I am happier than I can say that the last citation is from the Weekly World News, the natural home of merpeople-related news. The word incunable is not particularly rare, though I myself usually use incunabulum. But the prize find here is mer-monk (I would prefer mermonk, since the other mer-words are not hyphenated); it’s not in the OED, and I thought perhaps it might be a hapax, but Google Books finds it in The English Illustrated Magazine, No. 5 (March 1898), p. 271:

The sea-monk or mer-monk of our Illustration may be regarded by comparison as a common object of the seashore, “for the hinferior horder of clergy,” in the nature of things, must be more numerous than their ecclesiastical superiors of episcopal rank.

And I presume that this refers to the very mer-monk, “large as life and twice as unnatural,” mentioned in the letter. How many can there be?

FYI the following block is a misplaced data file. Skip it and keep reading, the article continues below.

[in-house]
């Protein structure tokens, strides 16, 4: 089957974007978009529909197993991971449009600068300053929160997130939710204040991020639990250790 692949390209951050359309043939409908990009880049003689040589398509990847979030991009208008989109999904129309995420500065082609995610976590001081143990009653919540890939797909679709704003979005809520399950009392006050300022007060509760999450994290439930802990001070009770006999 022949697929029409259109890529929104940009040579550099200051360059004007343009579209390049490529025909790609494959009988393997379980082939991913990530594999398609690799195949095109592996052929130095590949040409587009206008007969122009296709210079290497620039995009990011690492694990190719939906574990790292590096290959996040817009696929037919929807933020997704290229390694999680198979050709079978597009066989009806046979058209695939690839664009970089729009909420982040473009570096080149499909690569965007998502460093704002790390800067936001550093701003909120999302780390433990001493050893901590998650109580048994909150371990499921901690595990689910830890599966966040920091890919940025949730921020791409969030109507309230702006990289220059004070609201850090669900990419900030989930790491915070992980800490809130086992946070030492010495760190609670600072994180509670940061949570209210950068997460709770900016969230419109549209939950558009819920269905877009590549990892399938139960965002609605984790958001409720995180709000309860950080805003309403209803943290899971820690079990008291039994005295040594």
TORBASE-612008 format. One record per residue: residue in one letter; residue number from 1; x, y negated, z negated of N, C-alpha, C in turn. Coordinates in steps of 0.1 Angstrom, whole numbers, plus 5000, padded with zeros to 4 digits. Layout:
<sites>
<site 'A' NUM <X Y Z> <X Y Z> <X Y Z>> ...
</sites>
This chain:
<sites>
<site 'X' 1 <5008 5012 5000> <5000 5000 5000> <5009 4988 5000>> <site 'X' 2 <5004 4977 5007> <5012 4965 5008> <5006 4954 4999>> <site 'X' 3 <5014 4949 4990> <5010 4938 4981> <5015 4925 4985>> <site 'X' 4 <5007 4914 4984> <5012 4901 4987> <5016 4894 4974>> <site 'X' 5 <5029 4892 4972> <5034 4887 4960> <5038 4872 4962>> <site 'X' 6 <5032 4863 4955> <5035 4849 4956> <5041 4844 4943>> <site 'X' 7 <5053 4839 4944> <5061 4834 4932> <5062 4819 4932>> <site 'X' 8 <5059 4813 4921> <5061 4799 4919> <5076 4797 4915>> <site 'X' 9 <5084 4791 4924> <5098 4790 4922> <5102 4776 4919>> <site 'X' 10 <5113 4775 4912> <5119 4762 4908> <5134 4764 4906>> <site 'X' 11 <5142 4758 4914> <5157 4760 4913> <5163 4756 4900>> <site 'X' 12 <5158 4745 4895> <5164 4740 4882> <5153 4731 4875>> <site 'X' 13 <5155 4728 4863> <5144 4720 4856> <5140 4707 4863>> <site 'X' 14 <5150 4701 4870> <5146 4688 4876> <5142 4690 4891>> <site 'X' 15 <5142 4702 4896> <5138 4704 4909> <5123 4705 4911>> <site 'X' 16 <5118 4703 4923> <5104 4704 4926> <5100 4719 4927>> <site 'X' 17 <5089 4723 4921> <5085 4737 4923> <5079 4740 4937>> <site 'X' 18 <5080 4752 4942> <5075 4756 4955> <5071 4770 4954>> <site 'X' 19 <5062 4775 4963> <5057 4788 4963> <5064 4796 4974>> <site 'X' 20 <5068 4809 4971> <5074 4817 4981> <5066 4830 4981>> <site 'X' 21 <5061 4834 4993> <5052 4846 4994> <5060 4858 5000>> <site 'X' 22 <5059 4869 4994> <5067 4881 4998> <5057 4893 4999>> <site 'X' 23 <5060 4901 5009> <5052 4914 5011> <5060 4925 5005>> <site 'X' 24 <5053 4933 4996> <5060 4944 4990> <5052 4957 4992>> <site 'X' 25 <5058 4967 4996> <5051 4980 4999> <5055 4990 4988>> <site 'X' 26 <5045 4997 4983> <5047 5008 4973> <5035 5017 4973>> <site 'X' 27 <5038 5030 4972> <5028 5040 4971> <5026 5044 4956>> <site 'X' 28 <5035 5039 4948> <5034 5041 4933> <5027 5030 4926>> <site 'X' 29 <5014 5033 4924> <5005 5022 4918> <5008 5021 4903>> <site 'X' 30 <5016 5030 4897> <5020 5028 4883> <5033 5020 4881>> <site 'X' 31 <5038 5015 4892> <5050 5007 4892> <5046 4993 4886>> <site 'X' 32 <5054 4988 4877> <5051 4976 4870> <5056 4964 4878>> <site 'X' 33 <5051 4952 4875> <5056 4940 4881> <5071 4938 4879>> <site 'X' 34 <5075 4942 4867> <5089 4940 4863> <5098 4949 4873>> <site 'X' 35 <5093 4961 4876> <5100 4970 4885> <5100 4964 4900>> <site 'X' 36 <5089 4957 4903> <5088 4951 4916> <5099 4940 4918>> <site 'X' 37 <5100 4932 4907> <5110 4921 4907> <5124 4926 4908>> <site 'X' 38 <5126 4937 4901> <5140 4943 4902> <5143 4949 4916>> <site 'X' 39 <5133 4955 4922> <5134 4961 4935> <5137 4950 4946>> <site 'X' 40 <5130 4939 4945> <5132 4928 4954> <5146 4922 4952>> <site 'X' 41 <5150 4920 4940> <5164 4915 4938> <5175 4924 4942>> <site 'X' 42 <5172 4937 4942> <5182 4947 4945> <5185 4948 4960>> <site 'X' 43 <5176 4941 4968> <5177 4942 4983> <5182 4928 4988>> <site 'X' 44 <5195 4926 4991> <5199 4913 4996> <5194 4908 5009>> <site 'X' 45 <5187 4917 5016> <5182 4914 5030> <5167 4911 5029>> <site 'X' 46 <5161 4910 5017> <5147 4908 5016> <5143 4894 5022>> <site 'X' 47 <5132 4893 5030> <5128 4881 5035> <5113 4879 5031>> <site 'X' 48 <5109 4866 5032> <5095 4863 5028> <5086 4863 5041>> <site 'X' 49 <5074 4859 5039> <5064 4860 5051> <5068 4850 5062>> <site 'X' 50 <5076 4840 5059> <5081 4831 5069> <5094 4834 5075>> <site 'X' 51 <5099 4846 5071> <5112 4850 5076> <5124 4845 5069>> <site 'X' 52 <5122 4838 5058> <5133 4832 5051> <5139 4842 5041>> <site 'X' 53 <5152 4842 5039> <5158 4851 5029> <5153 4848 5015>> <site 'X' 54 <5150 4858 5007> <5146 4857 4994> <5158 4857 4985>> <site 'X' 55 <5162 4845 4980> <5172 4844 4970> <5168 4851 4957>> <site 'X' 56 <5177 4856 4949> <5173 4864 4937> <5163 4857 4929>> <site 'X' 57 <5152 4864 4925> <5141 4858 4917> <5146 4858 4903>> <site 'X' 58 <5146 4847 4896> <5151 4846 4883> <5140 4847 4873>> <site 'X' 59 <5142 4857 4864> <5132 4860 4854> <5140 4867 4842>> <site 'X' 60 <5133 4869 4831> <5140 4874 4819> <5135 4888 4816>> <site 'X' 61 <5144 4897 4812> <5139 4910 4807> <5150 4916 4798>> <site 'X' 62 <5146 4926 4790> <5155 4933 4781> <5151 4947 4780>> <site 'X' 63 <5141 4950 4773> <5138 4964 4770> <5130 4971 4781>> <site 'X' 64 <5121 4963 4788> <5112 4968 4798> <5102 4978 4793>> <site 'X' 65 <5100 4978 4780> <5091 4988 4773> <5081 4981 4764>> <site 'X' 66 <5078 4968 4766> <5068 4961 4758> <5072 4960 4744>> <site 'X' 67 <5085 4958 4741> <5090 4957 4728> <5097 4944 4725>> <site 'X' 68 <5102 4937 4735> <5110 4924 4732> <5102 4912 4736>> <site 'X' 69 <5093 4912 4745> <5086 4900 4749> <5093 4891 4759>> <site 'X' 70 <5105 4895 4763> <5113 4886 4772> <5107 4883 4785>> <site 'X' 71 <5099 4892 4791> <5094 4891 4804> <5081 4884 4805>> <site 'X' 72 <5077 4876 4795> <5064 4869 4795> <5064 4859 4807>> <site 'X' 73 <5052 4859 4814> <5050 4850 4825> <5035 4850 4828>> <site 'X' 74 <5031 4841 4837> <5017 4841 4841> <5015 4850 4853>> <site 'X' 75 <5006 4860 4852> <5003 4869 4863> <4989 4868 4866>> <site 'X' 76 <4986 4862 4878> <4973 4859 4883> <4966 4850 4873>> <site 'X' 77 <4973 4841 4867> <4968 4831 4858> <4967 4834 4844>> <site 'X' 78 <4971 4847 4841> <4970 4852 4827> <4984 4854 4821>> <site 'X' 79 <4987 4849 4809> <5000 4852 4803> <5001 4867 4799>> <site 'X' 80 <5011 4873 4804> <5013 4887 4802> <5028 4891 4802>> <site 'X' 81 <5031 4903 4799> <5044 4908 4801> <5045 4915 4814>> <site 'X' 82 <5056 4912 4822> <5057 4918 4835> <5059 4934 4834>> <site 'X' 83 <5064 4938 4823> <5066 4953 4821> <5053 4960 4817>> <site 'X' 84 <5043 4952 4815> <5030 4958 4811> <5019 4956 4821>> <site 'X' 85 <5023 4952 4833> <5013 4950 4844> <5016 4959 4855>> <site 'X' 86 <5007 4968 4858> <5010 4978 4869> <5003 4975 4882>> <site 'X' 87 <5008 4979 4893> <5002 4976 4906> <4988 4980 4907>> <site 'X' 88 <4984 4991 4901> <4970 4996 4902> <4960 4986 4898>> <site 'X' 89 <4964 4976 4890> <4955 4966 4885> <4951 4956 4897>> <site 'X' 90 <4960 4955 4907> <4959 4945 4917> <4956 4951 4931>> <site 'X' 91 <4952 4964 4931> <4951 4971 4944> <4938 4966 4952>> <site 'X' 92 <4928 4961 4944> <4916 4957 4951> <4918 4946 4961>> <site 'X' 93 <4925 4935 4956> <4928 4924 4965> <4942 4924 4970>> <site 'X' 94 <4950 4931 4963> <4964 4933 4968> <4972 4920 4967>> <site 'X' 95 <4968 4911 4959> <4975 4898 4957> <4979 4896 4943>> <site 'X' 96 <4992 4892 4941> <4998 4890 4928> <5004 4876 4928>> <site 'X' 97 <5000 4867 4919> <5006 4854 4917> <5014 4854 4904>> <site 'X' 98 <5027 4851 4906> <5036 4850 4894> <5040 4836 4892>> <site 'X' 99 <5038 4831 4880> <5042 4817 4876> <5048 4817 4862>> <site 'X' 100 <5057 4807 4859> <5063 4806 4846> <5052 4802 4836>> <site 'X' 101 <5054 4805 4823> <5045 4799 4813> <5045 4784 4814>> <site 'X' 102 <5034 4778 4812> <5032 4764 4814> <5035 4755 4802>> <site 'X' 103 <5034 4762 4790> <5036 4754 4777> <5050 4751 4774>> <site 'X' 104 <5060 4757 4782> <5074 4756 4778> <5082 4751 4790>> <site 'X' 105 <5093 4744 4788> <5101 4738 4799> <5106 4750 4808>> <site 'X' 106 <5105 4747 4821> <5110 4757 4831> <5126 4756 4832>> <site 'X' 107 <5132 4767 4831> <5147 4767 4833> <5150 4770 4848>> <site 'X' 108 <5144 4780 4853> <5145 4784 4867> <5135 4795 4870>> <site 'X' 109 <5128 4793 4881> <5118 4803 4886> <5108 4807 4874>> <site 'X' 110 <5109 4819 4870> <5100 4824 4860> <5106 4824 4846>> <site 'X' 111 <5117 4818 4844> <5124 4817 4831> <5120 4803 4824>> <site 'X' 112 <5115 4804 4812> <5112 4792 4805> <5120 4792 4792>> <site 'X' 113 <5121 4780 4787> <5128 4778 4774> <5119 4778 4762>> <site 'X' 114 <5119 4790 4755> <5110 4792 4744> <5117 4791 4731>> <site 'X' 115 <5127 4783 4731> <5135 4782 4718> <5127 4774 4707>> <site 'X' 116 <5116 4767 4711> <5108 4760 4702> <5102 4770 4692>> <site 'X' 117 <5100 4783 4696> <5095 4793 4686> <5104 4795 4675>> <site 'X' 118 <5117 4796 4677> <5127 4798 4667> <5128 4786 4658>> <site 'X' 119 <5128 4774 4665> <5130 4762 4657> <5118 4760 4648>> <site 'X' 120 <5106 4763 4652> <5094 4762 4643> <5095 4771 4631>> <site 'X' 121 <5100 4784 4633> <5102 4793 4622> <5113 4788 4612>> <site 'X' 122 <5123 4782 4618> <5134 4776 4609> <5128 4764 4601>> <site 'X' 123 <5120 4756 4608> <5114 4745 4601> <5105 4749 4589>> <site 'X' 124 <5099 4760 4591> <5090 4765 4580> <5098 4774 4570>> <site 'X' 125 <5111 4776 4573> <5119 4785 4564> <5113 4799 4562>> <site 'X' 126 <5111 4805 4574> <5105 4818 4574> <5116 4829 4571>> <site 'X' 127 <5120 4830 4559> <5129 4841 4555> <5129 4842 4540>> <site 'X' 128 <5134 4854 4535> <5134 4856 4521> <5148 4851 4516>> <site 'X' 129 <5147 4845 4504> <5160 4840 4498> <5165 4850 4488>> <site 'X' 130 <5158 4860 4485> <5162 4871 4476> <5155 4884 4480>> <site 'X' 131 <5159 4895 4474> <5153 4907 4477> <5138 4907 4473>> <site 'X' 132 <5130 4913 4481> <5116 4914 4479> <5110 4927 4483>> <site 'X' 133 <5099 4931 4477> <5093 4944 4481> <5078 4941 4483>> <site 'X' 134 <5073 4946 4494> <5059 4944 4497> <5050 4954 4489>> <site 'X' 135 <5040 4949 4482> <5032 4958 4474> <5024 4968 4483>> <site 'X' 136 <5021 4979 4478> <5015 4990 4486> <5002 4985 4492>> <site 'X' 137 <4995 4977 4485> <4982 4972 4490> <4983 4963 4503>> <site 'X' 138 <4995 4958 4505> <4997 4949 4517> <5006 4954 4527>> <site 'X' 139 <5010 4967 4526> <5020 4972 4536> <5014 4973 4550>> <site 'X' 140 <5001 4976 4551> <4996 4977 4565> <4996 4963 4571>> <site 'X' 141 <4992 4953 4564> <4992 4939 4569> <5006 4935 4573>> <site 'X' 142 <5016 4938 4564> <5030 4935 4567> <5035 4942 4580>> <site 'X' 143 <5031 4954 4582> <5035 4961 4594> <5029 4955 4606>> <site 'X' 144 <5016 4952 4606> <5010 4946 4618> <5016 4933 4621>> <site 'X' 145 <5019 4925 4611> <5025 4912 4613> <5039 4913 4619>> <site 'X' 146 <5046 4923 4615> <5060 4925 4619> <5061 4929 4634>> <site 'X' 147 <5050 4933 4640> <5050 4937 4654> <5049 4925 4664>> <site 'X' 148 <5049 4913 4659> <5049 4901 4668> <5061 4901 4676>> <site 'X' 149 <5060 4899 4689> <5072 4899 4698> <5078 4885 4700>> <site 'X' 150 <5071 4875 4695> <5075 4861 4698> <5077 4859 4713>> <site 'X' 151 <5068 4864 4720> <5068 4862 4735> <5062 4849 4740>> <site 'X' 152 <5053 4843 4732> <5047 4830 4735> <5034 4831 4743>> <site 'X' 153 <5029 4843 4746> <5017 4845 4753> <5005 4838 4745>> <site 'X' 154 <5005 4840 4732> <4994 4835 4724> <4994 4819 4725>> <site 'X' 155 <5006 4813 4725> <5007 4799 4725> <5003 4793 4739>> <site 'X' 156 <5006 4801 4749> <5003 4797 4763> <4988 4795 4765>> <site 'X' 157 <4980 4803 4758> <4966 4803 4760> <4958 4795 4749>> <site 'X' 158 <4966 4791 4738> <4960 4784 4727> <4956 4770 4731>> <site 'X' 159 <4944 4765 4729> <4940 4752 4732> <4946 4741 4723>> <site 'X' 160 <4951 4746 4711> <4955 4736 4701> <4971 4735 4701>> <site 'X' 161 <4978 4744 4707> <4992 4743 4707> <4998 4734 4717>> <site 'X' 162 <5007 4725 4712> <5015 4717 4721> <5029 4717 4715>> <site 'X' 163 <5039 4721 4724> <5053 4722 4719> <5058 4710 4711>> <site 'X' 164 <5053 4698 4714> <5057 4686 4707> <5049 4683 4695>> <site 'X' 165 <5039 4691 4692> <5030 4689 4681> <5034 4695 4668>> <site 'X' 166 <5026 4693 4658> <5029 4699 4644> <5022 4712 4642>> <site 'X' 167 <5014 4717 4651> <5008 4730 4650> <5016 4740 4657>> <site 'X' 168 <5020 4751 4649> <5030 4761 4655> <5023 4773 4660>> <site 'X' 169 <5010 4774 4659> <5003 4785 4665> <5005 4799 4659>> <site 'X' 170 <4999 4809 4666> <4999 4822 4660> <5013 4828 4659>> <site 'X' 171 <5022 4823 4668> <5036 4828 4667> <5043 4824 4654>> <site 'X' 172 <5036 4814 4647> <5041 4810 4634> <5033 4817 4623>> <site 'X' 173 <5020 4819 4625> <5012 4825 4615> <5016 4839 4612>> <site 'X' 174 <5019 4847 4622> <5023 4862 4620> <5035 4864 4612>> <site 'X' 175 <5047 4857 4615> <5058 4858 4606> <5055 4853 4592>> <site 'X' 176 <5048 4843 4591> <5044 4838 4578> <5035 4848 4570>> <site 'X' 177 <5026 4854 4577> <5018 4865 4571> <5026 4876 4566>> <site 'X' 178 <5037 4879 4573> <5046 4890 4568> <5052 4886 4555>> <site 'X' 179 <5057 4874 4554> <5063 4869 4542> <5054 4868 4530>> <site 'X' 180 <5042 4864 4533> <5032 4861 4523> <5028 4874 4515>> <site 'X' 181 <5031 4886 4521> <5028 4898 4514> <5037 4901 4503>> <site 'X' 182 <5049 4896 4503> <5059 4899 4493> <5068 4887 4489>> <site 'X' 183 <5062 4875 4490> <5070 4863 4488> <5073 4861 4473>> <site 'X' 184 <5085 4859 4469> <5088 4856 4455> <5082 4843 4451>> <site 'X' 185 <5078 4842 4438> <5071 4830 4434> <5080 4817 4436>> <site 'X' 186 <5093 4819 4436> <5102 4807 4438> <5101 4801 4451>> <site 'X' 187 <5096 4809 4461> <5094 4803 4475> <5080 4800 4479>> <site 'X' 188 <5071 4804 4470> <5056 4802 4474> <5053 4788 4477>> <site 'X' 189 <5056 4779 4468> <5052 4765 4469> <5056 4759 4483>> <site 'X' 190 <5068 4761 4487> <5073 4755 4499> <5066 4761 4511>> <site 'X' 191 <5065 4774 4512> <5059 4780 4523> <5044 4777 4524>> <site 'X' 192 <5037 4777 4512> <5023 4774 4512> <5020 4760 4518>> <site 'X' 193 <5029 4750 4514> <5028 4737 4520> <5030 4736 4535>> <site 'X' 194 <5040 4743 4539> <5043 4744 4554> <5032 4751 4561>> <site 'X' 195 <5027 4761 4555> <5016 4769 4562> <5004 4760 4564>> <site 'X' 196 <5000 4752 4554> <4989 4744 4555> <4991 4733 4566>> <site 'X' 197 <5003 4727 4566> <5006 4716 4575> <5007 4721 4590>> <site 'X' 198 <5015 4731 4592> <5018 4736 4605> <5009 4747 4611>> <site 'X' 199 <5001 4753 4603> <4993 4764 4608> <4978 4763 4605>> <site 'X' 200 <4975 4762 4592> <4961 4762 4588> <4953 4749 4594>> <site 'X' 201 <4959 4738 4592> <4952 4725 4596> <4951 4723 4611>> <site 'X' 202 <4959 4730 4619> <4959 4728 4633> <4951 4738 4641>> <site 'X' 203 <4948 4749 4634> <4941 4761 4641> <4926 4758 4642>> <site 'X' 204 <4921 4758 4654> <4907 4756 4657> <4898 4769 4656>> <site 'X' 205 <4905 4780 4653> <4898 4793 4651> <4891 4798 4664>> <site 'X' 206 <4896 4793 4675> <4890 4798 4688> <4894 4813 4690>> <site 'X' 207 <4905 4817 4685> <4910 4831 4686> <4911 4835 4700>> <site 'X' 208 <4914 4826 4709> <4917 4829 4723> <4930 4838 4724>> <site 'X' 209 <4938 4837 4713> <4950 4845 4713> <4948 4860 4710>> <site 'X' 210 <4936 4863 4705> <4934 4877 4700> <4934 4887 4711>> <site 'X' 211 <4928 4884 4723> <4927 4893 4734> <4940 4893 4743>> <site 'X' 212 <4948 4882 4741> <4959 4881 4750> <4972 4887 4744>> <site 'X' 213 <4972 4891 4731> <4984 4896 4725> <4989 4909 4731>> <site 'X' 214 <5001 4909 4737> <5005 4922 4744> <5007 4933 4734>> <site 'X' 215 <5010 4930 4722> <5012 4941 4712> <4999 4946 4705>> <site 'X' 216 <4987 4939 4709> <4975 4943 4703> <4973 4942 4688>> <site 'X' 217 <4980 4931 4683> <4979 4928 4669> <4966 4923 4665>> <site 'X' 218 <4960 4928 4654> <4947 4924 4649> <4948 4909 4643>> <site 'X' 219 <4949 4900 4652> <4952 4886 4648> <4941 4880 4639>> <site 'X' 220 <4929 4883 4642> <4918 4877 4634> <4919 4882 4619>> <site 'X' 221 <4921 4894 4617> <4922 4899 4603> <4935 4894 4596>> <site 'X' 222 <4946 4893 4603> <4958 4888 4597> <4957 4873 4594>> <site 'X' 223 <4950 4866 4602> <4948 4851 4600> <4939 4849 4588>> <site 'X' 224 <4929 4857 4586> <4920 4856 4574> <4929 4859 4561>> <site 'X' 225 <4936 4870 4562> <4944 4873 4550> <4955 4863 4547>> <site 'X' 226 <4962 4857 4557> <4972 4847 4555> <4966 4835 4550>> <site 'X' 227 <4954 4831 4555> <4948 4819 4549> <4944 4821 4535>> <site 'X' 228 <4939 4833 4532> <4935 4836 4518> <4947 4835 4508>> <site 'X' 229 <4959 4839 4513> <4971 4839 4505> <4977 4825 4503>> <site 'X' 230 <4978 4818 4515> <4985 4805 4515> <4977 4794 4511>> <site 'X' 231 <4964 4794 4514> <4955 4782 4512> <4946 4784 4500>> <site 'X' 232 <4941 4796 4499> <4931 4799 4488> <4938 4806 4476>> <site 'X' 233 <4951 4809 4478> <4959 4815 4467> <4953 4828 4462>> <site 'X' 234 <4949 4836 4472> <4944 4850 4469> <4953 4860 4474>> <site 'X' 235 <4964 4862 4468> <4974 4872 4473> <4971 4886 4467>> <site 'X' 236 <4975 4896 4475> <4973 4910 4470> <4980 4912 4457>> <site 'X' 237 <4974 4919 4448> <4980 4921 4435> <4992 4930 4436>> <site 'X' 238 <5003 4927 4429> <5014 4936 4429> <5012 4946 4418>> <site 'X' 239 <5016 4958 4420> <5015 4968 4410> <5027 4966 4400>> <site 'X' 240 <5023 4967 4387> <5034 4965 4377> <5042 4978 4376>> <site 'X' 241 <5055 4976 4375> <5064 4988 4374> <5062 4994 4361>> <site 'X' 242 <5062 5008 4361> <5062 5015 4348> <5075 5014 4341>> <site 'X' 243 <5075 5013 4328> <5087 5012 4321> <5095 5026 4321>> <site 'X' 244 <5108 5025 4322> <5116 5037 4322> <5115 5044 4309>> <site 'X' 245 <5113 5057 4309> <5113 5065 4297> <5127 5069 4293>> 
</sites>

1. J.W. Brewer says

    The google books corpus reveals that “merpersons” is also Out There. Singular “merperson” with “merpeople” as the plural seems more common, at least on the first page or so of hits, but this isn’t a One Right Way to Do It situation.

  2. J.W. Brewer says

    And specifically related to mer-monk here’s a tantalizing “snippet view” excerpt from a text that’s Out There: “MERPERSONS In the year 1531 a bishop – fish , accompanied by his retinue of monk – fish , was presented at the court of the king of Poland . Presumably the Silesian air was too dry for the bishop and his aqueous clerics , for he later …”

  3. this isn’t a One Right Way to Do It situation.